The important thing is to NOT go rushing around doing more than you need, or you won't have the energy to do whast you HAVE to do. It's like treating head lice - too often we wate time and energy washing bed linen etc in hot water, when all we need to do for nits is dump the laundry (the pillewcases and towels only) in a cold laundry for a few days, then cold wash.

    OK, back to scabies. You need to find out if you have it, before you treat it. The last thing we need is for the greeblies to develop pesticide resistance. Besides, these chemicals can irritate, don't expose yourself to them unless you need to.

    I was always taught that to catch scabies, you need skin to skin contact. Like holding hands, or having sex, or some other skin to skin contact. According to the link above - "Touching, shaking hands, or sharing beds and contaminated objects of an infected person are common modes of transmission."

    As far as use of insecticides is concerned - remember, scabies is a mite. That's an arachnid, not an insect. So insecticides are less effective. Besides, if the mites have done their usual trick they will have burrowed into the skin folds and a topical application of insecticide won't necessarily get them.

    The rash - it's generally not where the mites are. The mites prefer to burrow in the thicker skin layers such as wrists, elbows etc but the rash may break out along the arms, for example. A common mistake for doctors is to do scrapings where the rash is, instead of the thicker areas (often free of rash). The rash is NOT directly caused by the mites, it's actually the response of your body, trying to fight the mites by raising an inflammatory response.

    There's no need to go crazy and boil everything. The important thing to remember, as with head lice - "mites removed from their host can only live a short time". Scabies is even less contagious than head lice. They need body heat, they need a host or they die quickly. You are unlikely to find the scabies mite surviving for long on the couch, for example. They really do need skin contact. You'd only get scabies from the couch, if the person with scabies had skin contact with that couch exactly where YOU have skin contact with that couch, minutes apart at the most. While you might pick up head lice that way, scabies is most unlikely.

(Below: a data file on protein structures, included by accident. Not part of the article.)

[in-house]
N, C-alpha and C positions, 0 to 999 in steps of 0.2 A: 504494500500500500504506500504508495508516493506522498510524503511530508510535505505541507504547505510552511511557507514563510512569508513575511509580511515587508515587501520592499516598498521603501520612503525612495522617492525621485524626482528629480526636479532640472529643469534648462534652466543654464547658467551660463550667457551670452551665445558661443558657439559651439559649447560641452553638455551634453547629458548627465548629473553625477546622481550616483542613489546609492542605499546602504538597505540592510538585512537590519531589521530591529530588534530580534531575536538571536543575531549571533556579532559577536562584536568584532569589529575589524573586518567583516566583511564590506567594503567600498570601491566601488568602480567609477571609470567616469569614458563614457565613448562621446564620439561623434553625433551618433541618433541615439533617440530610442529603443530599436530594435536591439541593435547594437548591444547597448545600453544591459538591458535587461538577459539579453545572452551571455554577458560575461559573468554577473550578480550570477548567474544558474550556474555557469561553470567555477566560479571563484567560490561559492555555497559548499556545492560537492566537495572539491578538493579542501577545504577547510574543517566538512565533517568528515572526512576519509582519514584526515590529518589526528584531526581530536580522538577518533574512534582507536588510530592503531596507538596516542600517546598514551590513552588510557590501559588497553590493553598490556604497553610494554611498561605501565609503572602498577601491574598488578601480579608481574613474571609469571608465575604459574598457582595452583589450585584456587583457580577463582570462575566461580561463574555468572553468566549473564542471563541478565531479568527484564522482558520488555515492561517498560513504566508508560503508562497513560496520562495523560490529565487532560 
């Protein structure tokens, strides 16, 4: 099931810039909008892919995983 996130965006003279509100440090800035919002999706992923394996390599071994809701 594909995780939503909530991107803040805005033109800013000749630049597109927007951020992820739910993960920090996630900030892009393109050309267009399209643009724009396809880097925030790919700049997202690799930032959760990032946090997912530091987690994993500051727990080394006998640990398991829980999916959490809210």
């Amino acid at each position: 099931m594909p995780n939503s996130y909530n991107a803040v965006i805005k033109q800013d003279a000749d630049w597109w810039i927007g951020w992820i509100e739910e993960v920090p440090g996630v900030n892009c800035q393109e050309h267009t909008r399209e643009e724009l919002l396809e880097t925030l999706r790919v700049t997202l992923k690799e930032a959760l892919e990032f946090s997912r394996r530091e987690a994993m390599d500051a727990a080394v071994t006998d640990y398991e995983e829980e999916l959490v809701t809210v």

So let's look at the scenario - easy child's friend hasn't been diagnosed, but her boyfriend has (he got them from work). OK, it makes sense for the woman easy child works with to be treated JUST IN CASE. Her boyfriend has probably only recently caught them. If he's ever had scabies before (occupational hazard) then a reinfestation shows up FAST because you begin to itch immediately, so chances are - he has a very light dose. But the girlfriend would need to be treated too, because if she sleeps with her boyfriend or cuddles him in any way (skin to skin) then the chances are high enough to justify treatment.

    As for easy child - if she had skin contact with her friend AND if her friend does have scabies, she MAY have picked up scabies. But according to info I can find - it is PROLONGED skin to skin contact that does it. A handshake won't do it. But an overcrowded nursing home where patients are all sitting close together on a bench, especially bare arms touching bare arms - that can spread it. One website says you need 20 minutes' skin contact, minimum.

    "Mite movement is temperature dependent. The mite is almost immobilised below 20C. Transmission of mites between humans is therefore increased in a warm environment. Human to human contact of about 20 minutes allows the mite to transfer. Transmission also occurs via contaminated clothing, bedding, furniture and contaminated epithelial debris shed from scabetic patients." That last would be mainly from extremely loaded patients, not someone with a mild recent case.

    Don't waste your energy boiling your towels etc. Focus your energy on fabric that has been in skin contact with easy child, but isolate it for a few days. That's all. If you're really concerned, shove it in the freezer. Then wash it.